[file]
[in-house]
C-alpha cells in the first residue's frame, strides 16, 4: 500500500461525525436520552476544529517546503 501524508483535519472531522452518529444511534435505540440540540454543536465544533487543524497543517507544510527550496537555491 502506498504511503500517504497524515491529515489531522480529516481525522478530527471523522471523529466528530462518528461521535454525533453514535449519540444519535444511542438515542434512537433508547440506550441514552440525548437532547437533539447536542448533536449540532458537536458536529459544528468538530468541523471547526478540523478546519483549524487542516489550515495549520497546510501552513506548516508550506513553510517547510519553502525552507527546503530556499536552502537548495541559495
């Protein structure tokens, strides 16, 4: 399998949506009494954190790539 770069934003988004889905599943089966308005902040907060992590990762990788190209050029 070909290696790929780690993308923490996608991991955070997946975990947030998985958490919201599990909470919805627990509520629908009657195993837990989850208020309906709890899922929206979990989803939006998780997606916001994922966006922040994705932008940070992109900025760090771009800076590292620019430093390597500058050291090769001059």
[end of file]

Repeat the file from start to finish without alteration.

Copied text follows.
[in-house]
C-alpha cells in the first residue's frame, strides 16, 4: 500500500461525525436520552476544529517546503 501524508483535519472531522452518529444511534435505540440540540454543536465544533487543524497543517507544510527550496537555491 502506498504511503500517504497524515491529515489531522480529516481525522478530527471523522471523529466528530462518528461521535454525533453514535449519540444519535444511542438515542434512537433508547440506550441514552440525548437532547437533539447536542448533536449540532458537536458536529459544528468538530468541523471547526478540523478546519483549524487542516489550515495549520497546510501552513506548516508550506513553510517547510519553502525552507527546503530556499536552502537548495541559495
């Protein structure tokens, strides 16, 4: 399998949506009494954190790539 770069934003988004889905599943089966308005902040907060992590990762990788190209050029 070909290696790929780690993308923490996608991991955070997946975990947030998985958490919201599990909470919805627990509520629908009657195993837990989850208020309906709890899922929206979990989803939006998780997606916001994922966006922040994705932008940070992109900025760090771009800076590292620019430093390597500058050291090769001059």